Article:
"Why FIRST: Communication and the Golden Circle: Why, How, What? Inspire where others do not. Profit is JUST a result NOT a reason for existing."
Simon's examples include Apple (why so innovative?), Martin Luther King (lead major change, Civil Rights movement), and the Wright brothers (controlled powered manned flight that others did not achieve, tho' were working on.)
"The goal is to do business with people who believe what YOU believe." ~ Simon Sinek
Apple: NOT, What we do, great computers. Want to buy one?
RATHER: Everything we do, we believe in challenging the status quo, we believe thinking differently. The way we challenge the status quo is making products that are beautifully designed, simple to use & user friendly. We happen to make computers. Want to buy one?
Counterpoint Tivo, which (until a recent court victory that tripled its stock price) appeared to be struggling.
http://www.ted.com Simon Sinek presents a simple but powerful model for how leaders inspire action, starting with a golden circle and the question "Why?"
More about Deb's world is here: Planning & Strategy Retreats
Presentation Videos - Change Results Deb's mothership: The REVELN website
"After years of making games to change the world — partnering with organizations like the World Bank, the International Olympic Committee, the American Heart Association, and the New York Public Library — keynote speaker and New York Times bestselling author Jane McGonigal has a new goal: making games to change lives. In this talk, she recounts the personal story of how a game saved her own life — and how it led her to discover the top 5 things that virtually all gamers hope to change about their own lives."
Many companies pursue business process outsourcing to trim costs. But it can evolve into much more.
The number of companies that outsource critical business processes to outside suppliers has been growing significantly worldwide. In 2012, companies outsourced some $309 billion of services — activities including finance and accounting, human resource management, procurement and legal services — and the overall volume has been growing at a rate of around 25% annually.
Although many organizations initiated business process outsourcing (BPO) as part of an effort to reduce costs or acquire new skills, it has since evolved into much more. In relationships companies classify as high-performing, service providers deliver substantial long-term improvements to the client’s operating efficiency and strategic performance.
These types of innovations require companies and service providers to work together. BPO providers do not need incentives to improve their own revenue or margins, but they do need them to focus on the client’s performance. While partners may incentivize innovation by using mechanisms such as productivity targets, allocating innovation days and agreeing to gain share on innovation projects, innovation won’t happen unless clients and providers implement a more comprehensive process that combines acculturation across different organizations, an engaging method for generating ideas, adequate funding and a system for managing change.
Posted on April 18, 2013 by Guest blogger Lisa Bodell. When you walked into the office today, did you smell smoke? Was your life—or your company's—at risk? Did you have to make split-second decisions that determined your survival?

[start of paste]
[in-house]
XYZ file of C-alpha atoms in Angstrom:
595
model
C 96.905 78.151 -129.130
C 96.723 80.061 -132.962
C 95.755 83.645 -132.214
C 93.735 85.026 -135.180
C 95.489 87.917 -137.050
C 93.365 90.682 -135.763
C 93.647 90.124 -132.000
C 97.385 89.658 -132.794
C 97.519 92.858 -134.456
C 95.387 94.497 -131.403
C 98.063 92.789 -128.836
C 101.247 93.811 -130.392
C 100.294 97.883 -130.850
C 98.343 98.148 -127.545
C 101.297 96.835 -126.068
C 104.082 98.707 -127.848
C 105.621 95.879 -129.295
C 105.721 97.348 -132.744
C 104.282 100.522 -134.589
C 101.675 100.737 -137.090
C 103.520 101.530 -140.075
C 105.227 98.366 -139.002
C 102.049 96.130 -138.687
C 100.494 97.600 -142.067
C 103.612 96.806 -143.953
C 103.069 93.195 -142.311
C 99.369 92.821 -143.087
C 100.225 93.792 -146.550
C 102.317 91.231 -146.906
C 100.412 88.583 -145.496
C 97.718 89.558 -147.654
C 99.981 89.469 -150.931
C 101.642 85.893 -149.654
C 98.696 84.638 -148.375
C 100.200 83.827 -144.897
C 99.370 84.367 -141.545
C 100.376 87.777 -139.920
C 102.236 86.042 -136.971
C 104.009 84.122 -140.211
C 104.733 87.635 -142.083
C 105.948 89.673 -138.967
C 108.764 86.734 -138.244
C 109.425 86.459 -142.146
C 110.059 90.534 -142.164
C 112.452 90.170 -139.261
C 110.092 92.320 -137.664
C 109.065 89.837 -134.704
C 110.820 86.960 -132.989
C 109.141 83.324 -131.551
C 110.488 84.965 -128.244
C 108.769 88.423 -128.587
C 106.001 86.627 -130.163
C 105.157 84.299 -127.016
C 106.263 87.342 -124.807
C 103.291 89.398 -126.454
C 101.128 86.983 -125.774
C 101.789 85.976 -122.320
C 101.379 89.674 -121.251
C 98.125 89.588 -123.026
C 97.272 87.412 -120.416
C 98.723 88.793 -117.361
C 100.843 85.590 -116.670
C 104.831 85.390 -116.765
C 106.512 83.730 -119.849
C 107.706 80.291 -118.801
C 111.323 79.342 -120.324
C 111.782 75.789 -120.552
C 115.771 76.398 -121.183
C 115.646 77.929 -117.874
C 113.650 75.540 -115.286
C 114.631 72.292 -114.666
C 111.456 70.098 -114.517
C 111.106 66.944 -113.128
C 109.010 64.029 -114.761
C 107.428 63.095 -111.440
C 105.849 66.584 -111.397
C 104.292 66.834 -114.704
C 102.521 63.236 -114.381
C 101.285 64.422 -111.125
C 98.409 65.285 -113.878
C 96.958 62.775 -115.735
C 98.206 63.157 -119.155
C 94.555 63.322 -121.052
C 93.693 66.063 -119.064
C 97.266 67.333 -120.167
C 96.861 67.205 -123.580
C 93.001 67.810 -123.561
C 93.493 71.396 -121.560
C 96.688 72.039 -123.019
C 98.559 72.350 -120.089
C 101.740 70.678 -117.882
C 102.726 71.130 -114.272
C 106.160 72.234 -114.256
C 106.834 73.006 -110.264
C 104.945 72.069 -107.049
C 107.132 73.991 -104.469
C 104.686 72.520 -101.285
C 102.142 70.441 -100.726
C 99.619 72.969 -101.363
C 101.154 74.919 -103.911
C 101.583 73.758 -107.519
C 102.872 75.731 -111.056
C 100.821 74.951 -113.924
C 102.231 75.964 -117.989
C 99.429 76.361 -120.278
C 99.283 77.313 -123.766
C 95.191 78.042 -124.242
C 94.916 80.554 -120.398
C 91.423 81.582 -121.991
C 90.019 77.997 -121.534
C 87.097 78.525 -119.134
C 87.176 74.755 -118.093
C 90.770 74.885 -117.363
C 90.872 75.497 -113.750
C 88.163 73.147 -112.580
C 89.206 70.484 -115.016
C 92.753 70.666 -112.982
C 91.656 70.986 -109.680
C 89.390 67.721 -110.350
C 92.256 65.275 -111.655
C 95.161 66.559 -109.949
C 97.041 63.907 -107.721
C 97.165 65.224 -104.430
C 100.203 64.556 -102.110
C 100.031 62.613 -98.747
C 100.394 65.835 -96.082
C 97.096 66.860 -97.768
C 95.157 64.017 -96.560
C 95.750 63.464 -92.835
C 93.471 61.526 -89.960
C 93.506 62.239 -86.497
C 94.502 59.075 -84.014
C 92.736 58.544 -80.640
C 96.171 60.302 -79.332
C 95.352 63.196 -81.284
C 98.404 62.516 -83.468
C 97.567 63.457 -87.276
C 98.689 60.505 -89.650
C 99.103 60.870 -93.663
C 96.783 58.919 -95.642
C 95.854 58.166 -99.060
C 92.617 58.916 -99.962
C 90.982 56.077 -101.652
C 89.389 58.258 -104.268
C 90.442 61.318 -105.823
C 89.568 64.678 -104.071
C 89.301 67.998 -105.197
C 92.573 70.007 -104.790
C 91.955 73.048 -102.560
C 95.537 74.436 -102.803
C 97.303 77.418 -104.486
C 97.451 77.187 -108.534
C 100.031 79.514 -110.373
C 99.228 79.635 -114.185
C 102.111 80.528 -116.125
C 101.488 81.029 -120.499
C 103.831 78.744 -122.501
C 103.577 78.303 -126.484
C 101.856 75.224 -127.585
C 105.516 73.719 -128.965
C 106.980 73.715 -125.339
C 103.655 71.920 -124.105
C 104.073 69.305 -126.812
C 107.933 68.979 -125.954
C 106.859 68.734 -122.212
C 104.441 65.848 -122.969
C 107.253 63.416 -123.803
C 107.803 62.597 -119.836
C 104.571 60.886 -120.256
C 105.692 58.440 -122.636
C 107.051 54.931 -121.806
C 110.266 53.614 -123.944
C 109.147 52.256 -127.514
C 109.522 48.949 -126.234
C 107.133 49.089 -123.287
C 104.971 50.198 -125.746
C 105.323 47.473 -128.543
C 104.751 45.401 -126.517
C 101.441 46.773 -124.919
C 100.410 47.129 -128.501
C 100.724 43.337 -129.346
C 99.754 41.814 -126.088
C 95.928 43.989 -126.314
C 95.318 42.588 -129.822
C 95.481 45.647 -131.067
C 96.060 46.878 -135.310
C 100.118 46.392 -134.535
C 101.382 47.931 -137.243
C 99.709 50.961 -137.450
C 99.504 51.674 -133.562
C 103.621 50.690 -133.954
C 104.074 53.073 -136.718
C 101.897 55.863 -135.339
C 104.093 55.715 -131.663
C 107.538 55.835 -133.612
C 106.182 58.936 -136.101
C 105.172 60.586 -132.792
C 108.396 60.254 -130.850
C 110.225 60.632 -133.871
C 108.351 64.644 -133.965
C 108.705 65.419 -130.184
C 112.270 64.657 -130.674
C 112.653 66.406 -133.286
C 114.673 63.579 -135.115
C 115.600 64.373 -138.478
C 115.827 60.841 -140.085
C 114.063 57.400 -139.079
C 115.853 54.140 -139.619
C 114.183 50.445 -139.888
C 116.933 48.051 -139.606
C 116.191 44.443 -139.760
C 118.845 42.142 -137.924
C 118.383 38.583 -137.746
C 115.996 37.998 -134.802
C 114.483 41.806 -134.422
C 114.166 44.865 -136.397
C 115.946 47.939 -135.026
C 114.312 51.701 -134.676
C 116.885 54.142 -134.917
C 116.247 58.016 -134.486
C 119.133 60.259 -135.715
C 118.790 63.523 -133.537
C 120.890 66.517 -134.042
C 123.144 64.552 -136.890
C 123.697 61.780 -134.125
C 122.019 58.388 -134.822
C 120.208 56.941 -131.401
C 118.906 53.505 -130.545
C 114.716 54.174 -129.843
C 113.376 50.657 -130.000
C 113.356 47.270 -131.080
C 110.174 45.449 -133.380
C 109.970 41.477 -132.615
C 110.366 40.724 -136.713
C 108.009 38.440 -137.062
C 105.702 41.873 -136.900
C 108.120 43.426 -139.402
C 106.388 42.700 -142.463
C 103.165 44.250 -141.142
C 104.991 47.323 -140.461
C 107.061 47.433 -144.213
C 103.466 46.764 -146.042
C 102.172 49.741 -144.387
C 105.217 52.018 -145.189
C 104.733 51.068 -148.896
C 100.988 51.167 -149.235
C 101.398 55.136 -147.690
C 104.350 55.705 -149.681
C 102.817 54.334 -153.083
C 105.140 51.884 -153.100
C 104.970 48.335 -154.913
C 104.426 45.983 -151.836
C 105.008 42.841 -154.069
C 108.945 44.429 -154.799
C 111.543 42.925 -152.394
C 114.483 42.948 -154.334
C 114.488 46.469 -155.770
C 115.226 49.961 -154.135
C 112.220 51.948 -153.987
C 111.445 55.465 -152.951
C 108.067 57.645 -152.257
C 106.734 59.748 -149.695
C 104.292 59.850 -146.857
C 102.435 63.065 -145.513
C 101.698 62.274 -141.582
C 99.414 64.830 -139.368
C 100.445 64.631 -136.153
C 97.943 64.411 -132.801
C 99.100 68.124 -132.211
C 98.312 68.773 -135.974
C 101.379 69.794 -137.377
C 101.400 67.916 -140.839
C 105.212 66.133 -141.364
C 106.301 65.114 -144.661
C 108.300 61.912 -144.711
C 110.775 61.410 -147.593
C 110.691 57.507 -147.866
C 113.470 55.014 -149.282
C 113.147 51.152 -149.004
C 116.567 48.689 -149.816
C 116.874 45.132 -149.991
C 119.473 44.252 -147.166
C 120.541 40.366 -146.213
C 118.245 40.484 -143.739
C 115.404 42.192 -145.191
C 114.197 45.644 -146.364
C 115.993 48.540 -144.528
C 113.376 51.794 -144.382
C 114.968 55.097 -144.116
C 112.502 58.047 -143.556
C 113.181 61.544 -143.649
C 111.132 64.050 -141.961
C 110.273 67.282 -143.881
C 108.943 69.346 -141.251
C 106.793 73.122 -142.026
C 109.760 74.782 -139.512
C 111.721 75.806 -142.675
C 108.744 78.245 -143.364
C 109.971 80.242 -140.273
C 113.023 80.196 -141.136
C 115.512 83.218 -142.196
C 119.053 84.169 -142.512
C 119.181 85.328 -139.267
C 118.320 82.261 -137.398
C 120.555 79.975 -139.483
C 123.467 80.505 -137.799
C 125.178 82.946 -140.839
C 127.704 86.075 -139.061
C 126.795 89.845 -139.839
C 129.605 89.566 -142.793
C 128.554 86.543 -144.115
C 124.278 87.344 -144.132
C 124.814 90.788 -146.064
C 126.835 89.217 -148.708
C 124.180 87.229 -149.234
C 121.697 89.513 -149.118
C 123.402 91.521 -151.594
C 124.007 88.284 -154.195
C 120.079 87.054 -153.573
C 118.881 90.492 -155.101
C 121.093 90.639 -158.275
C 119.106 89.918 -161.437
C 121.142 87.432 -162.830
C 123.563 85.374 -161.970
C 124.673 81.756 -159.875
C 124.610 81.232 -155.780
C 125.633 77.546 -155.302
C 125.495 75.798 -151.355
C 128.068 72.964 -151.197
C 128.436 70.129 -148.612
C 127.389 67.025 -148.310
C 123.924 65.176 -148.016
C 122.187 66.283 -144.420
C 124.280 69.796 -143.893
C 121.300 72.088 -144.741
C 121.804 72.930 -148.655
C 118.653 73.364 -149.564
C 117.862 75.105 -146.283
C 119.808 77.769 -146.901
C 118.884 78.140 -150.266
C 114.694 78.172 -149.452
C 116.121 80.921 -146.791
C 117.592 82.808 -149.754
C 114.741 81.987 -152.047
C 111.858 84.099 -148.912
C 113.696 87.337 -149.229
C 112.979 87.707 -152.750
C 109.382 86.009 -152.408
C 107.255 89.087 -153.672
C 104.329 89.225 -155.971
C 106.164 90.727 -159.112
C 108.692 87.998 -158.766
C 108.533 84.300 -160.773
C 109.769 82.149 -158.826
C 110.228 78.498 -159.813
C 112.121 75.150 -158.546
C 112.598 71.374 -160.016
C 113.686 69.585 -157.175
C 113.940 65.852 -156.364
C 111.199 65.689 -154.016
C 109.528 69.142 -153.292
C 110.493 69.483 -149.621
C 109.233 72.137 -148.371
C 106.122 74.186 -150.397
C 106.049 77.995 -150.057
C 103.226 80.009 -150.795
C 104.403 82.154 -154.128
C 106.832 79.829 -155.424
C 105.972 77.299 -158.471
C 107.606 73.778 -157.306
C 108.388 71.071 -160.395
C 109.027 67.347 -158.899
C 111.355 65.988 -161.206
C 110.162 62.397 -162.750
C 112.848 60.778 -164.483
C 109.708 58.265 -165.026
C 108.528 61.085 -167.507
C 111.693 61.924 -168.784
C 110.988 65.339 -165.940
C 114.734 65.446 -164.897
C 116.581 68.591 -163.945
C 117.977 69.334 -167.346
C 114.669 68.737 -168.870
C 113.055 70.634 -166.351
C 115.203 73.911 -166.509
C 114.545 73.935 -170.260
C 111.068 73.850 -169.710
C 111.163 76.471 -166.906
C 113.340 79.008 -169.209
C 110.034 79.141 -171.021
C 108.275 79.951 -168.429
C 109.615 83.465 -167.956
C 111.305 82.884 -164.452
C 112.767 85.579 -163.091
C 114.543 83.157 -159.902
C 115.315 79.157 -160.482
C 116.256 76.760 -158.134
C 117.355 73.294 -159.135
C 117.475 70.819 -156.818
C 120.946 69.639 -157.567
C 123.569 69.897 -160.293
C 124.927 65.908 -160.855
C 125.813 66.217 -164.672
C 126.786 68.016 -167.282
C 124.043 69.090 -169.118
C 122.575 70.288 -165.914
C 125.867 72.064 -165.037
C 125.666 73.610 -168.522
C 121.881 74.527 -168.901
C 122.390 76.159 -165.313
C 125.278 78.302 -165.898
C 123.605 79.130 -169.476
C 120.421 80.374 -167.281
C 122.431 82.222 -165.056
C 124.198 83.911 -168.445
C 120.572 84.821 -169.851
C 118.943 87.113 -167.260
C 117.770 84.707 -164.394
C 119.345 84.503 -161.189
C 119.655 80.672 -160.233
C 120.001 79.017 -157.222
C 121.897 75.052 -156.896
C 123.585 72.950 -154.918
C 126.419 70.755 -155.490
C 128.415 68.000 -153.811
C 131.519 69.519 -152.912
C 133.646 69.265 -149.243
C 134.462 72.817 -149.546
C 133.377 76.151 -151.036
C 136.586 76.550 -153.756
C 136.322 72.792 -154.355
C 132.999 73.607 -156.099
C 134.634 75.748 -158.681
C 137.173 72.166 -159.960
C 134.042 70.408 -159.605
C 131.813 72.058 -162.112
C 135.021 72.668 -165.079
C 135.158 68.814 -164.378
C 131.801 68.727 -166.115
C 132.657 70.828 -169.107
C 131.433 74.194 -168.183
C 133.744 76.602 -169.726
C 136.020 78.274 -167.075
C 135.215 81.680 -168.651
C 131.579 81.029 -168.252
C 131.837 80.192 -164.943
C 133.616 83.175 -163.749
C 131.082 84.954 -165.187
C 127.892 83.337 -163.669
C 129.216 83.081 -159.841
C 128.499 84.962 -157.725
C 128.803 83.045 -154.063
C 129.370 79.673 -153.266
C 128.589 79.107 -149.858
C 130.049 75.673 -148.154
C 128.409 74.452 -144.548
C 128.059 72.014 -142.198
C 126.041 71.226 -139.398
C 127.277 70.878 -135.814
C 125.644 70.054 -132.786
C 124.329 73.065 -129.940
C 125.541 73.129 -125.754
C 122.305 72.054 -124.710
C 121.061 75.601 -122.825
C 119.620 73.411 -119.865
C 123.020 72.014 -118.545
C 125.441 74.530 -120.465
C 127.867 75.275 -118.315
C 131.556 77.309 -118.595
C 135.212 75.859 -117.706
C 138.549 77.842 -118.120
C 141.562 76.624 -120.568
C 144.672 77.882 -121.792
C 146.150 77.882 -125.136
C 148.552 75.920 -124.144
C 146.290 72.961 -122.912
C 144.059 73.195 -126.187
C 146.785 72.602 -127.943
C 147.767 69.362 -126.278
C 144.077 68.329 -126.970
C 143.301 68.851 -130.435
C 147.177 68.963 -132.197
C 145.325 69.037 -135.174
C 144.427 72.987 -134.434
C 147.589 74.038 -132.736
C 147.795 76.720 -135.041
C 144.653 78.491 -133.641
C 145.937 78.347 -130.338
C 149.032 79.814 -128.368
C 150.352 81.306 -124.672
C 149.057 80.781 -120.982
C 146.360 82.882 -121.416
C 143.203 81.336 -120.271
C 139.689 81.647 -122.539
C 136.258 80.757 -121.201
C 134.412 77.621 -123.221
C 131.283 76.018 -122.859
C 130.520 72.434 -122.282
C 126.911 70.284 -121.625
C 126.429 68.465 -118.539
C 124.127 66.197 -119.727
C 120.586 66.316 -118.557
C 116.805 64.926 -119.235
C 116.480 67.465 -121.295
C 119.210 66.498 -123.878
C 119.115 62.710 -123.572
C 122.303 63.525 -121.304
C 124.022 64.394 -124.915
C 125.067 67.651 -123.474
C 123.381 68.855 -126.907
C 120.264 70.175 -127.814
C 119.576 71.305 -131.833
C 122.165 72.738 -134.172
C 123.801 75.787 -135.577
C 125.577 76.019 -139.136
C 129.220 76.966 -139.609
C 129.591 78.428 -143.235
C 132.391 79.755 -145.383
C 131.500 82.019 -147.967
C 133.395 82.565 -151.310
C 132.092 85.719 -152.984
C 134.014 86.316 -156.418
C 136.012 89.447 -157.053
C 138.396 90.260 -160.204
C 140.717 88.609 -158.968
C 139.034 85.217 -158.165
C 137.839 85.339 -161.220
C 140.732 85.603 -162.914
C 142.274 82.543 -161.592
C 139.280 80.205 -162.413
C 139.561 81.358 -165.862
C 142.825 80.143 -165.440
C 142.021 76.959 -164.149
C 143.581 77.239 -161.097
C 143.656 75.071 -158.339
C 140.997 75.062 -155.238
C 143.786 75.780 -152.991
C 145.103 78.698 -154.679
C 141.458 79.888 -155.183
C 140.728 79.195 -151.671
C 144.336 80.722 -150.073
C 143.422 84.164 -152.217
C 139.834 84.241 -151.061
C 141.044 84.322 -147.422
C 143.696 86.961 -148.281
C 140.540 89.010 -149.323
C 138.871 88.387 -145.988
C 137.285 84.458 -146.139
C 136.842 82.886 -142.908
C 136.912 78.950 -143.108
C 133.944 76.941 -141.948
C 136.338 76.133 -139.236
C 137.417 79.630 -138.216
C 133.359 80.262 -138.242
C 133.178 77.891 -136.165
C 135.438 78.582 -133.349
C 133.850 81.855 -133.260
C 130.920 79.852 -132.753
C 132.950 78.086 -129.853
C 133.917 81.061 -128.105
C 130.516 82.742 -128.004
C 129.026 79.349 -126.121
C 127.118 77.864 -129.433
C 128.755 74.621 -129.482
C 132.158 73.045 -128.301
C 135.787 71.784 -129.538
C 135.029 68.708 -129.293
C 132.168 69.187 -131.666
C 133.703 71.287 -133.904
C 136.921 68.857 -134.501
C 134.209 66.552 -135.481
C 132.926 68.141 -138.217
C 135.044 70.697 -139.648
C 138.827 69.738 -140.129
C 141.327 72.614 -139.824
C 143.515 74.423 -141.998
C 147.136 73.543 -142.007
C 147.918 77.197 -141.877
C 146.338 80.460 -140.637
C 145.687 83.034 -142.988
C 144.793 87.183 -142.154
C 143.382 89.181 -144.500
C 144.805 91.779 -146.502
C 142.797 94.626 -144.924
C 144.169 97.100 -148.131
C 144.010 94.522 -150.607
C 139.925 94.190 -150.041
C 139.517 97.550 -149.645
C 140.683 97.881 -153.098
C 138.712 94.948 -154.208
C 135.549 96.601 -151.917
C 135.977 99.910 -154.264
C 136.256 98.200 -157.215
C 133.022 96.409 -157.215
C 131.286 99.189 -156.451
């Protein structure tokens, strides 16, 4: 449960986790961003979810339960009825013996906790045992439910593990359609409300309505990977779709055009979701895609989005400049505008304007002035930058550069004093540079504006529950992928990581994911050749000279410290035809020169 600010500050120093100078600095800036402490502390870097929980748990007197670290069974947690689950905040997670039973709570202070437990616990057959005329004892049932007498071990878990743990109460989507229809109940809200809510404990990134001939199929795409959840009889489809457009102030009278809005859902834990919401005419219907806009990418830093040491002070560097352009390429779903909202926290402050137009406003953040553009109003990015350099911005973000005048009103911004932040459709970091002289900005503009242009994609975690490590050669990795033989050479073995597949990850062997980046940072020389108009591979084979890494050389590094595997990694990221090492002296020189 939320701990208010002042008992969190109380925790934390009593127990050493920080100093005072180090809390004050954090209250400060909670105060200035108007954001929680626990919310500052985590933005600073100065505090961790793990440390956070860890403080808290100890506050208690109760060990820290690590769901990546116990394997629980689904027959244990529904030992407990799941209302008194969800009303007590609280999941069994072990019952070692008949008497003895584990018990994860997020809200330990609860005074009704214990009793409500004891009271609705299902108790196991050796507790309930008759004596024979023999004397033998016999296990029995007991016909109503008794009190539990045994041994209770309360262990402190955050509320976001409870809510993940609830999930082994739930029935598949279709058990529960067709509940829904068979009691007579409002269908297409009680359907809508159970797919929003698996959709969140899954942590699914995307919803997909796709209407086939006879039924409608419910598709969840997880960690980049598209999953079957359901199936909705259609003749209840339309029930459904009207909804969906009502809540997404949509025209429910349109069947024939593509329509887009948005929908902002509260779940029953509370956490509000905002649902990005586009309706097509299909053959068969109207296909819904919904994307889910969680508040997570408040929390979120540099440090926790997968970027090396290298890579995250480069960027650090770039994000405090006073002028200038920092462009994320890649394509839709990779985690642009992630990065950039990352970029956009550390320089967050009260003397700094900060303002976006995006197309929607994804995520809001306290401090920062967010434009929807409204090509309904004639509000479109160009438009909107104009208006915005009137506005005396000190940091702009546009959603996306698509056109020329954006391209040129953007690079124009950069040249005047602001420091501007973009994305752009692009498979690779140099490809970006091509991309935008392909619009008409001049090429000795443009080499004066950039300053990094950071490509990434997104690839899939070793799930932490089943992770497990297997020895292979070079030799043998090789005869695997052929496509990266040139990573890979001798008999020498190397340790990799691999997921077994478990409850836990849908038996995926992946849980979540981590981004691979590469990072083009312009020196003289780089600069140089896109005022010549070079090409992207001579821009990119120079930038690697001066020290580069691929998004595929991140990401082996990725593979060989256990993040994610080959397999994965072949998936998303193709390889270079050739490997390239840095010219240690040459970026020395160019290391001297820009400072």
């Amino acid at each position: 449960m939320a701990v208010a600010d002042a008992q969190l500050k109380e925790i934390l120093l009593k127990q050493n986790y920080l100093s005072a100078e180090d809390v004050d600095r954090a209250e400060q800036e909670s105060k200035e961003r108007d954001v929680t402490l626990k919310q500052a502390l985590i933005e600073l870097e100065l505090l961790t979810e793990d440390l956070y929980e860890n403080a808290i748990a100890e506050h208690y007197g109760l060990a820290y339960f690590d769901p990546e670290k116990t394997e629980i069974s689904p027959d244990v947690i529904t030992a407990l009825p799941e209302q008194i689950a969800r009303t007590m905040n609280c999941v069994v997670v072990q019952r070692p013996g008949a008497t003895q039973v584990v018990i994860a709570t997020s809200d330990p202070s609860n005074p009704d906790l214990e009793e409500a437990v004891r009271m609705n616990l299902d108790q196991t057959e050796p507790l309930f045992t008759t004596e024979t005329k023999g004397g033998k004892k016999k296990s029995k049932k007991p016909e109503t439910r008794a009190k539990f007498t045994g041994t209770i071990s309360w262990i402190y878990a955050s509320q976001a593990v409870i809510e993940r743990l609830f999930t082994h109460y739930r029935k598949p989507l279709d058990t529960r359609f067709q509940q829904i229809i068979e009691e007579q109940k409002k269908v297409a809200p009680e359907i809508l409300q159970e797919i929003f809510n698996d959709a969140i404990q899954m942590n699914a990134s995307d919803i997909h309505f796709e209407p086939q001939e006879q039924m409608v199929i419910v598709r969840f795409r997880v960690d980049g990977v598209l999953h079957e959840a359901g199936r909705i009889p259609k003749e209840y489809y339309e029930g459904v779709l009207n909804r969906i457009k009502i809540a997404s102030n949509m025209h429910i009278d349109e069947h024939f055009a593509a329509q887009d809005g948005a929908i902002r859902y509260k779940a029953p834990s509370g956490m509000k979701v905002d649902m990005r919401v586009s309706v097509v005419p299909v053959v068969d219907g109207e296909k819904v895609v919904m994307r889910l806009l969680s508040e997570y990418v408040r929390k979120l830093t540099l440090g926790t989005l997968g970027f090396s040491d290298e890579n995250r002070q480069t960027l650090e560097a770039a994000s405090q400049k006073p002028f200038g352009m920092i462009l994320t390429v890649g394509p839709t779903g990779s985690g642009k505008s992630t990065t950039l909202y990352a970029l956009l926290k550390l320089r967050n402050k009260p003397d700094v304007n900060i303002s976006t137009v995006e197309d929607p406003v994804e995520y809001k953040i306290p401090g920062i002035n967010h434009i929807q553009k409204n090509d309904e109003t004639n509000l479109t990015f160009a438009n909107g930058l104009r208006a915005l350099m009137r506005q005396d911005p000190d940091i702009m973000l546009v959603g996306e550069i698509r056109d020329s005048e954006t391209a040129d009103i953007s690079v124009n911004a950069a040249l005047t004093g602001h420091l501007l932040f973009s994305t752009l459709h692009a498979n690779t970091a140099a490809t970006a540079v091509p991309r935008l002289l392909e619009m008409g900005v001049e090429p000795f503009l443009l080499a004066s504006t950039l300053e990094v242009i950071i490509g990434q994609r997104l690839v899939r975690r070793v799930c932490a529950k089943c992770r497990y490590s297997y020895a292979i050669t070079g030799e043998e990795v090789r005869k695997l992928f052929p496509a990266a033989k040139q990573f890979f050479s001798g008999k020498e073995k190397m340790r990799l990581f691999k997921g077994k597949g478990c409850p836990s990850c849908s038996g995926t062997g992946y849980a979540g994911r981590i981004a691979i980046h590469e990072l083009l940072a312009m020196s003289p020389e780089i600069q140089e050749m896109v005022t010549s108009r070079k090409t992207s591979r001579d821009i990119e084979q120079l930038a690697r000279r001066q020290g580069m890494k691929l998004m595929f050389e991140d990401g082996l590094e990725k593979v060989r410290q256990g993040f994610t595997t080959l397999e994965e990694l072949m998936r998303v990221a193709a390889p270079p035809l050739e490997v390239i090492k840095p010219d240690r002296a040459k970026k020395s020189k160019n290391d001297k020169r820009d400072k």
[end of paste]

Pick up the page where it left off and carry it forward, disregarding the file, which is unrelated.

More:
Often called the "accidental profession", is project management a tool or a profession? It seems that anyone running a project can be referred to as the project manager, regardless of their abilities, training or expertise.
There are three things that astound me about most organizations: The cro-magnon way performance reviews are done; the pitiful way brainstorm sessions are run and; the voo doo way decisions are made.
What follows is an elaboration of the third -- 12 common phenomena that contribute to funky decision making. As you read, think of the teams you work most closely with, which of these behaviors describes them, and what you can do to change the game.
A corporate leader’s job is hardly easy. He or she must efficiently manage employees, account for outside competition, note any changes in the industry landscape and if necessary, profoundly modify the operational model a business should employ. ...
Groundbreaking ideas are no longer a luxury when success is contingent upon an organization's ability to adapt, innovative, and improve. We need look no further than Kodak, Sears, or Sony for validation that status-quo thinking is the fast-track to failure. How, then, can organizations break free of conventional thinking to spark creativity?
In the first of a series of video interviews, Google executive chairman Eric Schmidt explores the technologies likely to have the greatest disruptive impact on economies, business models, and people. Later this month the McKinsey Global Institute will publish an assessment of the probable economic impact of disruptive technologies.
Most chief executives, especially new ones, must fundamentally transform their enterprise at some time during their tenure. Boards are increasingly appointing CEOs with that explicit charter, and almost all CEOs recognize the need to take even successful enterprises to new levels of performance.
BCG recently talked with 11 chief executives who have successfully driven and sustained fundamental change. They run organizations headquartered in North America, Europe, Asia, and Australia and in fields ranging from manufacturing and finance to the Internet, con
Innovation helps to create the future, but the context in which a new idea exists is key to its success. So we combined thinking from ‘Blink’ and the ‘Wisdom of Crowds’ and asked colleagues from a wide range of different industries and markets to give us their top of mind predictions for 2013.